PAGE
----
Queen's Hospital maternity services rated 'requires improvement' after surprise CQC inspection

Queen's Hospital, Romford. Picture: Ken Mears

As a result of the CQC inspection, Queen's Hospital maternity services had its rating dropped from good to “requires improvement”.   - Credit: Archant

A hospital in Romford has been told it must make improvements to its maternity services following an unannounced inspection.  

The Care Quality Commission (CQC) inspected Queen's Hospital - which is part of the Barking, Havering and Redbridge University Hospitals NHS Trust (BHRUT) - maternity services in June this year.

This follows concerns raised about the safety and quality of its maternity services, including how it is organised and the culture of the department.  

As a result of the inspection, Queen's Hospital's rating dropped from good to requires improvement. 

Broken down, that is requires improvement in the safe and well-led categories, which is where the inspection was focused. 

The caring, effective and responsive questions - all rated good - were not considered in the inspection. 

Chief executive at BHRUT, Matthew Trainer, said: “We are sorry that our maternity services have fallen short of the high standards that women and families should expect from Queen’s Hospital.”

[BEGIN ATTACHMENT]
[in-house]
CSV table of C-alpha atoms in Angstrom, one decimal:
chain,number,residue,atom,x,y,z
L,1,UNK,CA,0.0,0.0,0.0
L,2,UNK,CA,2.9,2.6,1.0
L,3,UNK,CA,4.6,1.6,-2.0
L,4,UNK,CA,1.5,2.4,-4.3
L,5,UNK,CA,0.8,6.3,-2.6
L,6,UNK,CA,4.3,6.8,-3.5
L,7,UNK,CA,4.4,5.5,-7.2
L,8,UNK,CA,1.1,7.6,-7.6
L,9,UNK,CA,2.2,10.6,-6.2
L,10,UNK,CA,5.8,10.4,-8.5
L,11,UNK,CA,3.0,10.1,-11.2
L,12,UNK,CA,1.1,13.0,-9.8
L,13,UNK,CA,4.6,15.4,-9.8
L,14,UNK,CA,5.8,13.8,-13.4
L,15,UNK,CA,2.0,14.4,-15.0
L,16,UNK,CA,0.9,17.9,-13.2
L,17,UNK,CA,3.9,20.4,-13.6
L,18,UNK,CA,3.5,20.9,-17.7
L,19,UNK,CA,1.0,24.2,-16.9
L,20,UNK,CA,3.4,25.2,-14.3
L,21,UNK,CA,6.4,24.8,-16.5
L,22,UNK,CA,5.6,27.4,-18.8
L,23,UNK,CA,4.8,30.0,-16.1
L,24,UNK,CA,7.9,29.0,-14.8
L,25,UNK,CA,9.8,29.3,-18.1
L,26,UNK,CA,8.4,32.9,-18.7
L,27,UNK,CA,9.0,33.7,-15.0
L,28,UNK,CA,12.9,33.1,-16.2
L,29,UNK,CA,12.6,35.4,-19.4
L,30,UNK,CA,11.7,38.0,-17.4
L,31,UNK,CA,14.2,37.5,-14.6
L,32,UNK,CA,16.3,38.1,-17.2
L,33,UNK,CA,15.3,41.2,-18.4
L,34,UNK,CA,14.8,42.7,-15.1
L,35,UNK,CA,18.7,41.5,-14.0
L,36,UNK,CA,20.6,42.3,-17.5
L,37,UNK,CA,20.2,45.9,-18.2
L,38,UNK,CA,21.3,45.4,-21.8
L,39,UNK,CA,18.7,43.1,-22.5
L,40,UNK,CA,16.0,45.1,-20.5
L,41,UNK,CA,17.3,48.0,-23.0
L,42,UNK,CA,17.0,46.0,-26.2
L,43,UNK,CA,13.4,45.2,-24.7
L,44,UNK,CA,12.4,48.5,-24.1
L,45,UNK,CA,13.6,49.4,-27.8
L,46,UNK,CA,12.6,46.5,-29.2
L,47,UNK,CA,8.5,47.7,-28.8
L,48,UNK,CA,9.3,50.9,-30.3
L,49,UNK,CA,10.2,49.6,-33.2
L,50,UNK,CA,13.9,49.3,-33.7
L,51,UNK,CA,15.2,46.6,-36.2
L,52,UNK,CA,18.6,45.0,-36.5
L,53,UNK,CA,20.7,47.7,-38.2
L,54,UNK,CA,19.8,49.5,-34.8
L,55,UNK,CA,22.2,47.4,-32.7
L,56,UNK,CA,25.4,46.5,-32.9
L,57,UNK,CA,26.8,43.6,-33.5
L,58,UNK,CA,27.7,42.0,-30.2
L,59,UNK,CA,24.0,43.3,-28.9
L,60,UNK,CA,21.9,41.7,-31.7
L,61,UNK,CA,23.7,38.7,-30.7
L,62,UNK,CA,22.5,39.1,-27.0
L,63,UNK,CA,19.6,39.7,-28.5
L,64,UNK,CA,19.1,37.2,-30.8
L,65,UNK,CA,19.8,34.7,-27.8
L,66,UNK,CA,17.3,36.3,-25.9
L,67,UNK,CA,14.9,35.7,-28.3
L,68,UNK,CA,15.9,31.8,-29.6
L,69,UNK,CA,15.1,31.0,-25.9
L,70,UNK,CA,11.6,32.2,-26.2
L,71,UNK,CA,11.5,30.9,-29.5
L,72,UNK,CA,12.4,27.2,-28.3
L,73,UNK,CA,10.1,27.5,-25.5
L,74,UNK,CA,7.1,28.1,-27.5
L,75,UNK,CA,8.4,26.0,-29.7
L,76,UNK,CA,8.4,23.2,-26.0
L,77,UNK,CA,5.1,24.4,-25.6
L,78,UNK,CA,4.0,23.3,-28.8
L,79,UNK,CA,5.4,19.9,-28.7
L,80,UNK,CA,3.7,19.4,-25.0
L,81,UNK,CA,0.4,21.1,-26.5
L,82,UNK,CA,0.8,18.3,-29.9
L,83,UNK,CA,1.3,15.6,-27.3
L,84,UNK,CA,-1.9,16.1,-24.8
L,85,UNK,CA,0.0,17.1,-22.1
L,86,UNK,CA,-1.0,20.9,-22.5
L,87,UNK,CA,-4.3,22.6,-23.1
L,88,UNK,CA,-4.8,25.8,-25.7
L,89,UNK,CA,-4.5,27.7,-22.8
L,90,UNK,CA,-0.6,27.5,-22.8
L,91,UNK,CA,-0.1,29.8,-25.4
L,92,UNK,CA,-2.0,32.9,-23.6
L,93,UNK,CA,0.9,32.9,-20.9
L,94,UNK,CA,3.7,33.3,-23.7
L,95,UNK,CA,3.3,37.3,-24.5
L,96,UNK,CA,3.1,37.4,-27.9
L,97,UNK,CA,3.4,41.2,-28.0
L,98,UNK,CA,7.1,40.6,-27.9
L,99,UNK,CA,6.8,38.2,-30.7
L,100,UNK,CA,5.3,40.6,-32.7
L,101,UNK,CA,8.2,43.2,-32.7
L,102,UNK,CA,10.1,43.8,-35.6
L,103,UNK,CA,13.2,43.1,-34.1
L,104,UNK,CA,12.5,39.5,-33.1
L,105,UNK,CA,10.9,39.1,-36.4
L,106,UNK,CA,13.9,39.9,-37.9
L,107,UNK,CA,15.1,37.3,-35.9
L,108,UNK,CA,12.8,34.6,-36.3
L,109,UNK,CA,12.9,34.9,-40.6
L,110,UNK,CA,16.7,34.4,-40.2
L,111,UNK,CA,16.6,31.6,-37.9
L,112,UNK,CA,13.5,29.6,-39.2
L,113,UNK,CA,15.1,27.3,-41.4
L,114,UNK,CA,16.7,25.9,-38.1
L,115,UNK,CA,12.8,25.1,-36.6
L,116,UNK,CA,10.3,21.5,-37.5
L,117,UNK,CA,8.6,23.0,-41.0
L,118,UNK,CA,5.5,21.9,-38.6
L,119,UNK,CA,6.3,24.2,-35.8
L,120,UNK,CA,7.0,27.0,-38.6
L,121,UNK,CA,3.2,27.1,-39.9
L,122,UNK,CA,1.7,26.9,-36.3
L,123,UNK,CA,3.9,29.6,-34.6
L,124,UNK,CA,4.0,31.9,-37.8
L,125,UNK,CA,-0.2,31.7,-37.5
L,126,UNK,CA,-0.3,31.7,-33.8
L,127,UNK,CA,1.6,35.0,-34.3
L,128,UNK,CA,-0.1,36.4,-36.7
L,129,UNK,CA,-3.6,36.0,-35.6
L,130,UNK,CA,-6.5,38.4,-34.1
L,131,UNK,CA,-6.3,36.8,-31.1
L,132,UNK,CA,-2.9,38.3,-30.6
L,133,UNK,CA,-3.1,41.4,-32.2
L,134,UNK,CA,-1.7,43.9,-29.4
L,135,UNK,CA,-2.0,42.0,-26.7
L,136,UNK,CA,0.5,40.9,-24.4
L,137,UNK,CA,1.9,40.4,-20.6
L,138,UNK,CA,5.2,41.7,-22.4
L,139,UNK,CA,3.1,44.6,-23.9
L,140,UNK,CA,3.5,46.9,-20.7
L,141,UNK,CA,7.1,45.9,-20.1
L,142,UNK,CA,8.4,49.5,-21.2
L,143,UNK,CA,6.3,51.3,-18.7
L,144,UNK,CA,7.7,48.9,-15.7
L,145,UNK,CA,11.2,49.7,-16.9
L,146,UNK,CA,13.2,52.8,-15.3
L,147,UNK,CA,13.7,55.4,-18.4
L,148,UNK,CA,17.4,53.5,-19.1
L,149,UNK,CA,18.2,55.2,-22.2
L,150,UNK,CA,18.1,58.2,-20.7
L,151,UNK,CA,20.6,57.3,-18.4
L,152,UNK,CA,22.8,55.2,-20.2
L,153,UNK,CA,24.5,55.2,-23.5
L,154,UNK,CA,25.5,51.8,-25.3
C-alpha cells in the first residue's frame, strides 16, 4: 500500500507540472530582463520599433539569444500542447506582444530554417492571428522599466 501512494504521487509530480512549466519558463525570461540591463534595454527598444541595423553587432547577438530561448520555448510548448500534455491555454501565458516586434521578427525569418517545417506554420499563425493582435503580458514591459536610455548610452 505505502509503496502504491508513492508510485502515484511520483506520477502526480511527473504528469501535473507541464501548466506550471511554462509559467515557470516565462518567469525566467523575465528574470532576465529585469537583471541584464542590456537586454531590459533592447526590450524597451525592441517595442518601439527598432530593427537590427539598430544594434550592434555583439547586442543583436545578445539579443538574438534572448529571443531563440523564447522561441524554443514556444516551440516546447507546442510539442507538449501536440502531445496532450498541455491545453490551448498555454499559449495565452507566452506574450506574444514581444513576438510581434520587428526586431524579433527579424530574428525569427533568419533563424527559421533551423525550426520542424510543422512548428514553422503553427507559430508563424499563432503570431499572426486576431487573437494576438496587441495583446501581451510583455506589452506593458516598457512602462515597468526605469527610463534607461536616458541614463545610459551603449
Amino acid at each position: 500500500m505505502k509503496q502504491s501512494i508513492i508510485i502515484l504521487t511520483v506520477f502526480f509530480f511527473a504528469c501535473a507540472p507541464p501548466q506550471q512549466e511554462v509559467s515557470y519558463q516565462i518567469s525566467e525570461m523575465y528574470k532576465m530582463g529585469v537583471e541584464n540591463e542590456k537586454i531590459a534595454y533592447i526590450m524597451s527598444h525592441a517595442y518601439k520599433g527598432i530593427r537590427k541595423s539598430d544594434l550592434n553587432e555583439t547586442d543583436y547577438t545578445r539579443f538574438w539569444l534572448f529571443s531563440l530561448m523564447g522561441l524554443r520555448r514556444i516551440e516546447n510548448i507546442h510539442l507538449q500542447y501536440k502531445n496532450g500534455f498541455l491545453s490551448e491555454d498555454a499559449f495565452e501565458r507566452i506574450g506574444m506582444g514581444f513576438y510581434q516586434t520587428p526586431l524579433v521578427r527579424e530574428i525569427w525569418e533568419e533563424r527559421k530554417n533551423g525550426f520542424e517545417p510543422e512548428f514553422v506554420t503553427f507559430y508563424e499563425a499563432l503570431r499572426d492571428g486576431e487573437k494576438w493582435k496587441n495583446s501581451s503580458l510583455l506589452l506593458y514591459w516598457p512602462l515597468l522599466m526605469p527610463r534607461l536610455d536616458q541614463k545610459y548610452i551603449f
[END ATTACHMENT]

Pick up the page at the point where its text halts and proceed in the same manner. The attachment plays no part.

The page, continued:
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He added the “safety of mothers and their children” is a “top priority” and they are “working hard” to ensure women can continue to give birth at Queen’s with “confidence”. 

The report did point out positives, such as staff responding quickly to emergencies and communicating well with other services. 

CQC’s deputy chief inspector for hospitals, Nigel Acheson, said there were concerns about a “negative impact the culture in the department was having on staff” and how that could impact the quality of service provided.  

Mr Acheson said the trust had not learned from incidents “in order to improve in future care”.  

He said departments had “unclear processes” to keep track of sharing information around incidents, meaning some were repeated, and staff did not always “feel able to speak about concerns” or know what action was taken after raising issues.  

Employees did not feel supported or listened to by senior leaders and the culture in the department included "bullying", the CQC report alleged. 

However, Mr Acheson said the trust has started to take action to address this.  

Mr Trainer said: "We are already making a range of improvements within the service, including new coaching sessions for consultants, appointing a new obstetric clinical lead and a second head of midwifery to oversee good governance, to create a better working environment for our staff and ensure that women and babies are afforded the best possible care.”  

CQC expects to see “sustainable improvements” on the next inspection, it said.

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